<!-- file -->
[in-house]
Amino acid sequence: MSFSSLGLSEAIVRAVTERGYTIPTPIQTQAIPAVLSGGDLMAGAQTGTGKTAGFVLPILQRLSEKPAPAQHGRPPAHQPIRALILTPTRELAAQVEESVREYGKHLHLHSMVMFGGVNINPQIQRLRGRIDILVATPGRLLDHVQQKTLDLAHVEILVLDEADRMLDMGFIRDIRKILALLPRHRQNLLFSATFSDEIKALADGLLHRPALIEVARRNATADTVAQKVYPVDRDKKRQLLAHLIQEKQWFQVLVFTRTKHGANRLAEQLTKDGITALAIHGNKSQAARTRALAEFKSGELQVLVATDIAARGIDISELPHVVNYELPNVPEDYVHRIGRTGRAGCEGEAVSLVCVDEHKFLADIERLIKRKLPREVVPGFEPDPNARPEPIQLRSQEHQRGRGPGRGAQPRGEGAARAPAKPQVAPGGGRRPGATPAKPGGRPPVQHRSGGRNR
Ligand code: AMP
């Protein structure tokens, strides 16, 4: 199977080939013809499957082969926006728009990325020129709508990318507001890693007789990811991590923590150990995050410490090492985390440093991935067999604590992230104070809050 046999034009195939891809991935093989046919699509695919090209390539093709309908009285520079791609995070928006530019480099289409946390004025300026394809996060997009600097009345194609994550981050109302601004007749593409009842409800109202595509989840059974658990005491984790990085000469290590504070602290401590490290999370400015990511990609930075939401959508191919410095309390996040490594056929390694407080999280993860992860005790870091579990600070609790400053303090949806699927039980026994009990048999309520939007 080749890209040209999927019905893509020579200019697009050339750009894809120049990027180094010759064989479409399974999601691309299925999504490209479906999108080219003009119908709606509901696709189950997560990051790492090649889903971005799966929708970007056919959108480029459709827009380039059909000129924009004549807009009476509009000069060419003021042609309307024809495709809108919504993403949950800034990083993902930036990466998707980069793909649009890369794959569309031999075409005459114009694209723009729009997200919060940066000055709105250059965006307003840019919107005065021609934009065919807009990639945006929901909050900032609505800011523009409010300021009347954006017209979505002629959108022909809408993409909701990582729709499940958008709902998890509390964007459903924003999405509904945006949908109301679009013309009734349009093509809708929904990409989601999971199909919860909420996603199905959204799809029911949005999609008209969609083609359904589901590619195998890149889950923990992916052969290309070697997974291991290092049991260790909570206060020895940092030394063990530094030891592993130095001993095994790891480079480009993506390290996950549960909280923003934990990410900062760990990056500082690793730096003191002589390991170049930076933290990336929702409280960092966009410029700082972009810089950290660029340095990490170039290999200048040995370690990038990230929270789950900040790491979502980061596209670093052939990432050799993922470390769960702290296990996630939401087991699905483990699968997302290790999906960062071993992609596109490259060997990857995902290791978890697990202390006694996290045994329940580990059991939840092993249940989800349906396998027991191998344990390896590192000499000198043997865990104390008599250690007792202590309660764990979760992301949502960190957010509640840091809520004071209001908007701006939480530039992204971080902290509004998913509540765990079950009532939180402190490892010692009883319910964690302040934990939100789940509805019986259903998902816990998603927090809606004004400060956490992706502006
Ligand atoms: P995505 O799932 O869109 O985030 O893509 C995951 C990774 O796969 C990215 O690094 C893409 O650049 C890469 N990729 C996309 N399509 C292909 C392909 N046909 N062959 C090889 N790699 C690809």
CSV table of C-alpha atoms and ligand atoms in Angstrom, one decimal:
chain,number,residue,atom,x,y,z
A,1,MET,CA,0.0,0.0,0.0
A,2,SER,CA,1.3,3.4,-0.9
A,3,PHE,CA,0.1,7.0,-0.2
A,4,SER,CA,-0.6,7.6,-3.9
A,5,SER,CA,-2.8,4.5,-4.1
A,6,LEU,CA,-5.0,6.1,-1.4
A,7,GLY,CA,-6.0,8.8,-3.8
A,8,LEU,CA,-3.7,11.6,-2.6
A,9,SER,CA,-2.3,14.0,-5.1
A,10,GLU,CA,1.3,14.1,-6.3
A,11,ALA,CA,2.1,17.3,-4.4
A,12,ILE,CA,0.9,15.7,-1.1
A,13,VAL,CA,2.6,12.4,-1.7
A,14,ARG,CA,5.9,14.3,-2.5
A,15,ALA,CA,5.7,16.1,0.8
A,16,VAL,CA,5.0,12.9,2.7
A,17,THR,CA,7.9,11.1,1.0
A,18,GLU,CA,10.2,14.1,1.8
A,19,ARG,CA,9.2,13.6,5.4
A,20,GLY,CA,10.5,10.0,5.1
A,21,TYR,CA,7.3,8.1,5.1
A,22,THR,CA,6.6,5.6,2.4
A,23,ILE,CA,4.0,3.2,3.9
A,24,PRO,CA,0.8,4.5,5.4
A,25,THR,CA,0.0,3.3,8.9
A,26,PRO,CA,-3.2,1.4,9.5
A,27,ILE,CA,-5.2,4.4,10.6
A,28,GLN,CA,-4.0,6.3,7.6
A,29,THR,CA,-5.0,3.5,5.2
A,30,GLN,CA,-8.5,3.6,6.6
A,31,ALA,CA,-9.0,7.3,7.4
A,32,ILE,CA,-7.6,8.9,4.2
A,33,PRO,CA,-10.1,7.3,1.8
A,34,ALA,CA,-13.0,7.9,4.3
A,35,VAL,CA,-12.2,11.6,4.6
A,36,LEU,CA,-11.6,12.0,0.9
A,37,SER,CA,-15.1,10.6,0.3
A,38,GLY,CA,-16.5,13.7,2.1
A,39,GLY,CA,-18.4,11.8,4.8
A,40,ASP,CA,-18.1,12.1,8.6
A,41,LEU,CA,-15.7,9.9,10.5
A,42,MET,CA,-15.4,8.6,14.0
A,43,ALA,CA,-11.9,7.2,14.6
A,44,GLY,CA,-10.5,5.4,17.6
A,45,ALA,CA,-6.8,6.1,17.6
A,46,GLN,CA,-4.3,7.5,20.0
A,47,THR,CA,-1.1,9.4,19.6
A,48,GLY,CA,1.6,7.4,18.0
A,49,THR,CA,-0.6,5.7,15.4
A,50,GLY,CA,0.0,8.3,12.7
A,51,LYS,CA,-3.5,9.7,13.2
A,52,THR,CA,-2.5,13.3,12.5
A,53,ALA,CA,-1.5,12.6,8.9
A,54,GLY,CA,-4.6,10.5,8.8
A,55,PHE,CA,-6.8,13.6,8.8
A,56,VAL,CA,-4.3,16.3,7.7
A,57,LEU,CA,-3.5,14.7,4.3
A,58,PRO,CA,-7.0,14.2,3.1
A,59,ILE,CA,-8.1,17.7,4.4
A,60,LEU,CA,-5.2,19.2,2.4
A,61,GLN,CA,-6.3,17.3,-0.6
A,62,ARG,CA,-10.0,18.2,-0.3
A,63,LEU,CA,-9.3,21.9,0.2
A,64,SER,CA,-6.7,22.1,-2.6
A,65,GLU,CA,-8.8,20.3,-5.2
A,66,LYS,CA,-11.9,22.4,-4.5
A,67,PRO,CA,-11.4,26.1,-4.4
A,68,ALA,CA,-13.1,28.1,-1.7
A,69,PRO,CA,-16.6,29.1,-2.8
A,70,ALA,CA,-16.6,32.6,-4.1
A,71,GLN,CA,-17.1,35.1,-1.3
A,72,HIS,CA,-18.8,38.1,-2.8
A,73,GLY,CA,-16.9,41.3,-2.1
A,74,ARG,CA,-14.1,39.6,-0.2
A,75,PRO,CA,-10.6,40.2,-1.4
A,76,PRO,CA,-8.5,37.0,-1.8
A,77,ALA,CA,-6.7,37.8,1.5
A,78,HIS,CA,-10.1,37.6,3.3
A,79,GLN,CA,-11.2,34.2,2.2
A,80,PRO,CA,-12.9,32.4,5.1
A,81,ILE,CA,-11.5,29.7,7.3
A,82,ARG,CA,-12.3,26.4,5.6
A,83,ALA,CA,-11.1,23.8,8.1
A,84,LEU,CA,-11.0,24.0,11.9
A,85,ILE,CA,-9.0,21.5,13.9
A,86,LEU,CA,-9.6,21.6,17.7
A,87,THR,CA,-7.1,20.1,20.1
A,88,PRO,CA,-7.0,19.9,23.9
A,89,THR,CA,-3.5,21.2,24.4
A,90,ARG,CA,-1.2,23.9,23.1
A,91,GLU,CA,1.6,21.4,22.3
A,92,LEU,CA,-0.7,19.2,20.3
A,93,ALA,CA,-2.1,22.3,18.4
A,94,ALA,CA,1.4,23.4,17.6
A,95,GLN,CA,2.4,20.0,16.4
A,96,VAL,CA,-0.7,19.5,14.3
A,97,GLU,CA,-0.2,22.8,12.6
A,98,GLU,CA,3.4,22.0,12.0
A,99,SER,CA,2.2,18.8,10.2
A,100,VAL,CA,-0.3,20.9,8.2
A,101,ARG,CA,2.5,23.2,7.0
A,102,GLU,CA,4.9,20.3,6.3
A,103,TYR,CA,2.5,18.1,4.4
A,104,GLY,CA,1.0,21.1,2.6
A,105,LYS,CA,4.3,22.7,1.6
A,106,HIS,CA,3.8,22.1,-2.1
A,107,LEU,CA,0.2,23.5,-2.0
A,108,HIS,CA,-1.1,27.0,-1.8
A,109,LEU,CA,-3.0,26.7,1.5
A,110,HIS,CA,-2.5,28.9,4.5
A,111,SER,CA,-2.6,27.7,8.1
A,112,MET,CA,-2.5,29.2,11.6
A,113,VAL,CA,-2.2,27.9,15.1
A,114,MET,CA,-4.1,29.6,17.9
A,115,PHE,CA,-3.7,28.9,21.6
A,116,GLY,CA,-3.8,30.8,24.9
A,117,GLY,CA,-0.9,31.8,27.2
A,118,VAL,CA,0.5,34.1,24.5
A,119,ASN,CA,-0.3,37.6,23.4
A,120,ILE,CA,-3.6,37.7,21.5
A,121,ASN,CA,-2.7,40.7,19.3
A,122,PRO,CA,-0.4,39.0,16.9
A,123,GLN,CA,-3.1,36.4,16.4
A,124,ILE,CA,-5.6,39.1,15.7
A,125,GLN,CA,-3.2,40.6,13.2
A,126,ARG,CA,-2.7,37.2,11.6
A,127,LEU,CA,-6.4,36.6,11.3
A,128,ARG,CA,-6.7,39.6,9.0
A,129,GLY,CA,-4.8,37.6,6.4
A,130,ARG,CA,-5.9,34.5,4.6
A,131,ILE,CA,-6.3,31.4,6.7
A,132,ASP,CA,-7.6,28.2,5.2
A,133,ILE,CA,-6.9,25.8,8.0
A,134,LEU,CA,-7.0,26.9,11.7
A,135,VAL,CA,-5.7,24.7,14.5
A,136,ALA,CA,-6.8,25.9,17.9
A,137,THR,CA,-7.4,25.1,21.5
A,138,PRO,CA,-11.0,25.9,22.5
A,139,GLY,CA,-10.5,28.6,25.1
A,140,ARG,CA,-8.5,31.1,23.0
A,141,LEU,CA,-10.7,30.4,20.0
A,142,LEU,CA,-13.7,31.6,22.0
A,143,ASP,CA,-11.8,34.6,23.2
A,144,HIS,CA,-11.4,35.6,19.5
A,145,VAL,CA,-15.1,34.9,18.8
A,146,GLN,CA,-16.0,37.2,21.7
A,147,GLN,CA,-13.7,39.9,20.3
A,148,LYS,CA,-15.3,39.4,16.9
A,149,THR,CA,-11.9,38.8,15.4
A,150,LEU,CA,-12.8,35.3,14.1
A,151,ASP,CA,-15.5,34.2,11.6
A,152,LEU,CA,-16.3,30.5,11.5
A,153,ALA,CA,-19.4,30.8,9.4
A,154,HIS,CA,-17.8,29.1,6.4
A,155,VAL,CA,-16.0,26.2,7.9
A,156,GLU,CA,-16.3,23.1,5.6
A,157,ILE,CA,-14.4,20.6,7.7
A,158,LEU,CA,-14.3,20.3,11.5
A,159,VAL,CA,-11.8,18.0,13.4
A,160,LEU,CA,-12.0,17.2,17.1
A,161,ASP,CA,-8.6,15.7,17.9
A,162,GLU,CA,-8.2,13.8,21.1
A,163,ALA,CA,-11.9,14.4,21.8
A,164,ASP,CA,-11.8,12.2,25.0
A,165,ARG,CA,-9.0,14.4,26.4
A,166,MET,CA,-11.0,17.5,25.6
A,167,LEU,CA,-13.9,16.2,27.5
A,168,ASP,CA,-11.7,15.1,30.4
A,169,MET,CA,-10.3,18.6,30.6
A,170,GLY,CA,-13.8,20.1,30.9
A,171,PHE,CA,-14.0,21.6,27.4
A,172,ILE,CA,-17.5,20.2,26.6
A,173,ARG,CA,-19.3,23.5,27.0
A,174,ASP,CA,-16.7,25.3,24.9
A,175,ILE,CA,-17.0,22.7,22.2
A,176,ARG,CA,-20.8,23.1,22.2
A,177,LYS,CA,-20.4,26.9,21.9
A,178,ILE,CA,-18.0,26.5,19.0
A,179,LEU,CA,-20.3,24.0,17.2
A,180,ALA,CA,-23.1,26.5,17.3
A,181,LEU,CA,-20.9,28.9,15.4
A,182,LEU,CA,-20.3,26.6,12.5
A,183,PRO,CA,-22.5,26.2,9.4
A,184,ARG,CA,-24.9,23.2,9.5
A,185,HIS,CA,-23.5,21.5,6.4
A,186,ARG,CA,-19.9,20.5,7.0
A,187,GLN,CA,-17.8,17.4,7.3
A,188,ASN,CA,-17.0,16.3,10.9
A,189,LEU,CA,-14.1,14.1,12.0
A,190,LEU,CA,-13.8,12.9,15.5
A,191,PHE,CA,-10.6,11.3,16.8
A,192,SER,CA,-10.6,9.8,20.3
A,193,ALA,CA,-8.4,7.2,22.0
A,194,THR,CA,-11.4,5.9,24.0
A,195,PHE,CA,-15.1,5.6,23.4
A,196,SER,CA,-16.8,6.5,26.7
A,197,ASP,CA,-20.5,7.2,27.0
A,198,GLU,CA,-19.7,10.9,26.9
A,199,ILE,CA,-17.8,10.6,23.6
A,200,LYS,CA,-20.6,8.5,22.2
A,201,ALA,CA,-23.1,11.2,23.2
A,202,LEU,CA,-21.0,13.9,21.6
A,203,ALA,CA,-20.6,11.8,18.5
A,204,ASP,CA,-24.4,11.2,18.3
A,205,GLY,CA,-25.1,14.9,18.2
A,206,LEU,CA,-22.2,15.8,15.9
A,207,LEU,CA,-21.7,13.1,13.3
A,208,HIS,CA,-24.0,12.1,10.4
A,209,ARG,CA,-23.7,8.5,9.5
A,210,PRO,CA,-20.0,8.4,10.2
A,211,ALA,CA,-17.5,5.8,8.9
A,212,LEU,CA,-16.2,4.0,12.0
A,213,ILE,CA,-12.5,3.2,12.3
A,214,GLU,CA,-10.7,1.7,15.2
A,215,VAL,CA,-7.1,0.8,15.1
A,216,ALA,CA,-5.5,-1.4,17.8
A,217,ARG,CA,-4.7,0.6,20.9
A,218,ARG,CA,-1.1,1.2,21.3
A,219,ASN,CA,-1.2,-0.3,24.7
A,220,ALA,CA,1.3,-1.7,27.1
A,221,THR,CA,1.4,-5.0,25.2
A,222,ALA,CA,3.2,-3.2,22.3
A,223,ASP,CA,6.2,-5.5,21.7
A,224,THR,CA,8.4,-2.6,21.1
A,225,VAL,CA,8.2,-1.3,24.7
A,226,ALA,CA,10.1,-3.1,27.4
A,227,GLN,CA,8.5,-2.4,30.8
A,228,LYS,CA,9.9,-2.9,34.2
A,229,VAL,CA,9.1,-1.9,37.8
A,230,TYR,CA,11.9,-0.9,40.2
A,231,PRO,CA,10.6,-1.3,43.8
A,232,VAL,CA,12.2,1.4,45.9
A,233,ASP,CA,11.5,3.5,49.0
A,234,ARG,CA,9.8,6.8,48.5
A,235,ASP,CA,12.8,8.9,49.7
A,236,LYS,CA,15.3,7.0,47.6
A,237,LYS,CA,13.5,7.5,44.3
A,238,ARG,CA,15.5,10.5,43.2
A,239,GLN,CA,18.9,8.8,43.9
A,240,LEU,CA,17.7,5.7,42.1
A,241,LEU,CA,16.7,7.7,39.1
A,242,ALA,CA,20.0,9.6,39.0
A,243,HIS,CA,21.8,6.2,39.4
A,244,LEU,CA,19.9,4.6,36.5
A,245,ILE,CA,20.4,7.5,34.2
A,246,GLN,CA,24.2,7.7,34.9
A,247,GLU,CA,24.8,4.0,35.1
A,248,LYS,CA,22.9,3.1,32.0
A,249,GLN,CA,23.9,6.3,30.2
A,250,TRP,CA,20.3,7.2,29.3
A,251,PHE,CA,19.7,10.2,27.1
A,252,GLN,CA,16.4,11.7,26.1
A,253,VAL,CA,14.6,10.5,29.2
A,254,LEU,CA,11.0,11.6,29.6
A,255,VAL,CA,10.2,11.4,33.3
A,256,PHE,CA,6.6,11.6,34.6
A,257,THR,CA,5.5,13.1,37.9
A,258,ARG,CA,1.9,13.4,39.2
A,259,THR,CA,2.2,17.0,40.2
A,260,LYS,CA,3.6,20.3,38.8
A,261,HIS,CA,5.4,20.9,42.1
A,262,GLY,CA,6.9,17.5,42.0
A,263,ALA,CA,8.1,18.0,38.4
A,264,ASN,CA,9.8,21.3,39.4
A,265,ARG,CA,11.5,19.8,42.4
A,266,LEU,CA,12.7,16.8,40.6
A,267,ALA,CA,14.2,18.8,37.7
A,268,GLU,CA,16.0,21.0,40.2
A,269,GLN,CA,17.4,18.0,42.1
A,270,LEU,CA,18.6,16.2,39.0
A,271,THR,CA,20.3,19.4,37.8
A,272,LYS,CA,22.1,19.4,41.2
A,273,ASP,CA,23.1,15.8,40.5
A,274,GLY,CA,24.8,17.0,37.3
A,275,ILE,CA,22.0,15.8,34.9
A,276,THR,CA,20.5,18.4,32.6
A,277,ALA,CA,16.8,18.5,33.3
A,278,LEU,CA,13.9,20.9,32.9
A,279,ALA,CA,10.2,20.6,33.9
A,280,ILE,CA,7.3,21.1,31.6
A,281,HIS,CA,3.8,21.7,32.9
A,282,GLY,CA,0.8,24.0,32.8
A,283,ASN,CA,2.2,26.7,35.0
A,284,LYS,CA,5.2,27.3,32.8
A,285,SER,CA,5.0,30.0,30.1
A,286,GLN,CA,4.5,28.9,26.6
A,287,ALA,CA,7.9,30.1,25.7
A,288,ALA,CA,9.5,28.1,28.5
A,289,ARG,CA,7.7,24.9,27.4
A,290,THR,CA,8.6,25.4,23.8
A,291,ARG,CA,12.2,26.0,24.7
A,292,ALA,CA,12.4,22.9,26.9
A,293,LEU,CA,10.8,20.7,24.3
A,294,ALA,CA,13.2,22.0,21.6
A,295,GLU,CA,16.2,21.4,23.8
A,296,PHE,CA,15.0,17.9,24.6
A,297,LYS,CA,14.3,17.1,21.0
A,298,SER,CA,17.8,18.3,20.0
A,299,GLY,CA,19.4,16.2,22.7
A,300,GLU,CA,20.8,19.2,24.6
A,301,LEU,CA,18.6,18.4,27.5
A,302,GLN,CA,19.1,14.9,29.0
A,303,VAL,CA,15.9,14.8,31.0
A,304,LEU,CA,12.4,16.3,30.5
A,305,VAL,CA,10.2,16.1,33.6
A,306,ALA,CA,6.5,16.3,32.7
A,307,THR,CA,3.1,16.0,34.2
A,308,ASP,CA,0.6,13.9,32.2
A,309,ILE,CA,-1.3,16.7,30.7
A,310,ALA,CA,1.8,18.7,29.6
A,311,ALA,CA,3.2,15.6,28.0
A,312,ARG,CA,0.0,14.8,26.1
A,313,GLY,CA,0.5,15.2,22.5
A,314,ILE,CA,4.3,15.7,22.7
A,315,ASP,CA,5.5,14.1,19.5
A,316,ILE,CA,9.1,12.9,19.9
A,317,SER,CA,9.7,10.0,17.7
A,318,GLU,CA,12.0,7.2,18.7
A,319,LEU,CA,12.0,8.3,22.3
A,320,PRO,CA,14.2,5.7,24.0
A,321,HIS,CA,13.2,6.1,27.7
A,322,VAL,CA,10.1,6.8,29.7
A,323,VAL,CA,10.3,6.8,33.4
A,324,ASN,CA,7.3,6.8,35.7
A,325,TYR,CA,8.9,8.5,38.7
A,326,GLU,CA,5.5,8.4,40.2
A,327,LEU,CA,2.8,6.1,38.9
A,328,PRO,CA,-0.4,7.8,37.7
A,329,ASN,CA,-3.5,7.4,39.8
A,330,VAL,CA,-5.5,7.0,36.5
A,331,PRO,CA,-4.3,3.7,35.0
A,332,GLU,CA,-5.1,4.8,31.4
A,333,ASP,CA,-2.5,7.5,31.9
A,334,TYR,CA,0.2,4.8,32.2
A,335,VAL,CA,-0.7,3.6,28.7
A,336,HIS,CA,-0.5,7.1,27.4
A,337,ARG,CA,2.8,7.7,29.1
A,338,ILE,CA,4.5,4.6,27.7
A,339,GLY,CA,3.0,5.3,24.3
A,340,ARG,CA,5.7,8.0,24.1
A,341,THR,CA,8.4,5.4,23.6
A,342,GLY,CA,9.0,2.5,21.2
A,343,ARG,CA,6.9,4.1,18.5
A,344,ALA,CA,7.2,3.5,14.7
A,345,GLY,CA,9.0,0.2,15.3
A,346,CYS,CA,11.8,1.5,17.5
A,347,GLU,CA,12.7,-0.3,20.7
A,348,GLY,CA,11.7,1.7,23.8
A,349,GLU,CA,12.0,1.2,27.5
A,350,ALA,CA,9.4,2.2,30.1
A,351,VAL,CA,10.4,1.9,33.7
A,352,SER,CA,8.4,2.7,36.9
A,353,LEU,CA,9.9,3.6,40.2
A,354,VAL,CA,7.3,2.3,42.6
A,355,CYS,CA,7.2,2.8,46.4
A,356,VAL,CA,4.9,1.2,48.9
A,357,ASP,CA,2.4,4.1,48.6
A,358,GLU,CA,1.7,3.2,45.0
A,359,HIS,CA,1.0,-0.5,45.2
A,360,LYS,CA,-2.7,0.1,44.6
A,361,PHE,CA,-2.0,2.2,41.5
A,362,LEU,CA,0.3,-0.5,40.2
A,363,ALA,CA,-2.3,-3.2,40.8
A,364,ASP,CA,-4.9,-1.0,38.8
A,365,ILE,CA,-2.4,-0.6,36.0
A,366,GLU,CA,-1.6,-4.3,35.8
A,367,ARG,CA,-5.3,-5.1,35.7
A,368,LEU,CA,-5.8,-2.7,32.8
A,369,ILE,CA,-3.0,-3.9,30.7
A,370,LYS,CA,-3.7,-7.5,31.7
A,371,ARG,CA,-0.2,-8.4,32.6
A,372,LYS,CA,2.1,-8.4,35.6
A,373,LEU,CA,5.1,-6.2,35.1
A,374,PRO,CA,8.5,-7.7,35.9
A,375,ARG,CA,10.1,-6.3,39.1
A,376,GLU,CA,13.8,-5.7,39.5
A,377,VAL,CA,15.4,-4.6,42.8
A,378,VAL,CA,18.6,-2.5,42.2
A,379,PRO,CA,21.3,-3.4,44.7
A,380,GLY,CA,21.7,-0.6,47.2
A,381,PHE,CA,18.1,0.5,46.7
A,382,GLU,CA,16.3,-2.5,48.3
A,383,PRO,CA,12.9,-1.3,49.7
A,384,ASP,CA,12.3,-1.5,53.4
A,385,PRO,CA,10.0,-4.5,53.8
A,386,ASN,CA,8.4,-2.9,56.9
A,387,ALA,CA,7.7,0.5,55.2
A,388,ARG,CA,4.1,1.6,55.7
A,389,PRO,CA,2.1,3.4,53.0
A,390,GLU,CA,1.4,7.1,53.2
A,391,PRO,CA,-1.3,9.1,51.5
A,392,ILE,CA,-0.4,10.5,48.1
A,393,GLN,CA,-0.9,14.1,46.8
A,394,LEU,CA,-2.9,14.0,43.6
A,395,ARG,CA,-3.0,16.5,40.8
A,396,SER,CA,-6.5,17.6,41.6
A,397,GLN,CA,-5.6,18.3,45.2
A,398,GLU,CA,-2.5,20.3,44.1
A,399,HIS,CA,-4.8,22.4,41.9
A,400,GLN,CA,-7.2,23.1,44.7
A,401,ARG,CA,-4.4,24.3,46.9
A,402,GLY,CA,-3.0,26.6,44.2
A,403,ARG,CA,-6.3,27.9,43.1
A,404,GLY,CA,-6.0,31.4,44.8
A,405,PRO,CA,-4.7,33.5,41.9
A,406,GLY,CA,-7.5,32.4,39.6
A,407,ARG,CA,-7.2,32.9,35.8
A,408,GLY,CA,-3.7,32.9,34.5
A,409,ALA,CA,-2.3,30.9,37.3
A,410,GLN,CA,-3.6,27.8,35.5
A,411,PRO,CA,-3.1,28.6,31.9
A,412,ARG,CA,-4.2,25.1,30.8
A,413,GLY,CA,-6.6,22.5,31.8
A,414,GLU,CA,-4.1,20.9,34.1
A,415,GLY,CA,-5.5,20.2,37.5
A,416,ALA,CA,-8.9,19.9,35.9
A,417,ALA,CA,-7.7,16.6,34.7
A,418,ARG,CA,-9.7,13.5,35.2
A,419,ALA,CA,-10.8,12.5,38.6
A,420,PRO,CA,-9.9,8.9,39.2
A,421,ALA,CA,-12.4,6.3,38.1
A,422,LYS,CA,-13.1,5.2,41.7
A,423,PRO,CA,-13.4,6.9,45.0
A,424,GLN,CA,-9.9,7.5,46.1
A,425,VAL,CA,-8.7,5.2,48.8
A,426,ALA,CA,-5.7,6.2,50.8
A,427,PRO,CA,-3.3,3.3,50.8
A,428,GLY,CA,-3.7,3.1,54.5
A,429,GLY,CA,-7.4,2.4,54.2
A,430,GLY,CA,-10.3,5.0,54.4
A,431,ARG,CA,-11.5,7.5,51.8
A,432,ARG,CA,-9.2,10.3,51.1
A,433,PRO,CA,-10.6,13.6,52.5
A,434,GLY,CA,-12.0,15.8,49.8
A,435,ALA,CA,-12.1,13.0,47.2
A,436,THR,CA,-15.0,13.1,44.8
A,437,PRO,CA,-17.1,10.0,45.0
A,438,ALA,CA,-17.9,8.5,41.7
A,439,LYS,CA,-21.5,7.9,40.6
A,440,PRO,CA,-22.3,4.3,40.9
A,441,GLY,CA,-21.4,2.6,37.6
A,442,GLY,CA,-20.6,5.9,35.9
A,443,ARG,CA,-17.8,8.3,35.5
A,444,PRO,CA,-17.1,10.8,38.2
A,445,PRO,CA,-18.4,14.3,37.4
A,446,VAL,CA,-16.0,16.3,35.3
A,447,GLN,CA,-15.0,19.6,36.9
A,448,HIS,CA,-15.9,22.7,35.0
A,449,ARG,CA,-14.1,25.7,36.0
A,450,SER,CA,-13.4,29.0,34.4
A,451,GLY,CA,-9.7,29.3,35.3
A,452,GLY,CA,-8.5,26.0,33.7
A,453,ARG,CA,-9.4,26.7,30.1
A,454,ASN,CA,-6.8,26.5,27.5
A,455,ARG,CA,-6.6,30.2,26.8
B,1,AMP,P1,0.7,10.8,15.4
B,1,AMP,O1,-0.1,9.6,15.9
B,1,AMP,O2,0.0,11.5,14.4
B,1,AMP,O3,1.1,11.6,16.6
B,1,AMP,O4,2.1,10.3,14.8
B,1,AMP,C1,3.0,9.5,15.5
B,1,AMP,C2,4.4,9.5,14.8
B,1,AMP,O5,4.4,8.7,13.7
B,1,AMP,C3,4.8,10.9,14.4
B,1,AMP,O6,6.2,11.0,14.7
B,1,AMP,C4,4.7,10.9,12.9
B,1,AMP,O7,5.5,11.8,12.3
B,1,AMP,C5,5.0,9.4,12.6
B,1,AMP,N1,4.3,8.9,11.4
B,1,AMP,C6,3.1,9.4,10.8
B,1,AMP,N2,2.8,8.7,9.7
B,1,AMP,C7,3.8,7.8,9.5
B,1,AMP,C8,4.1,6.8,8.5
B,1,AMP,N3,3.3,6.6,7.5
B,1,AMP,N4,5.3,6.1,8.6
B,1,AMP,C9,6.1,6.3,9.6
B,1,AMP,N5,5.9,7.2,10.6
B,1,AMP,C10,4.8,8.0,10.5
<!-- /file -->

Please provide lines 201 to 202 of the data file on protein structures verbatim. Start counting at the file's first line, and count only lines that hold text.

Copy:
A,194,THR,CA,-11.4,5.9,24.0
A,195,PHE,CA,-15.1,5.6,23.4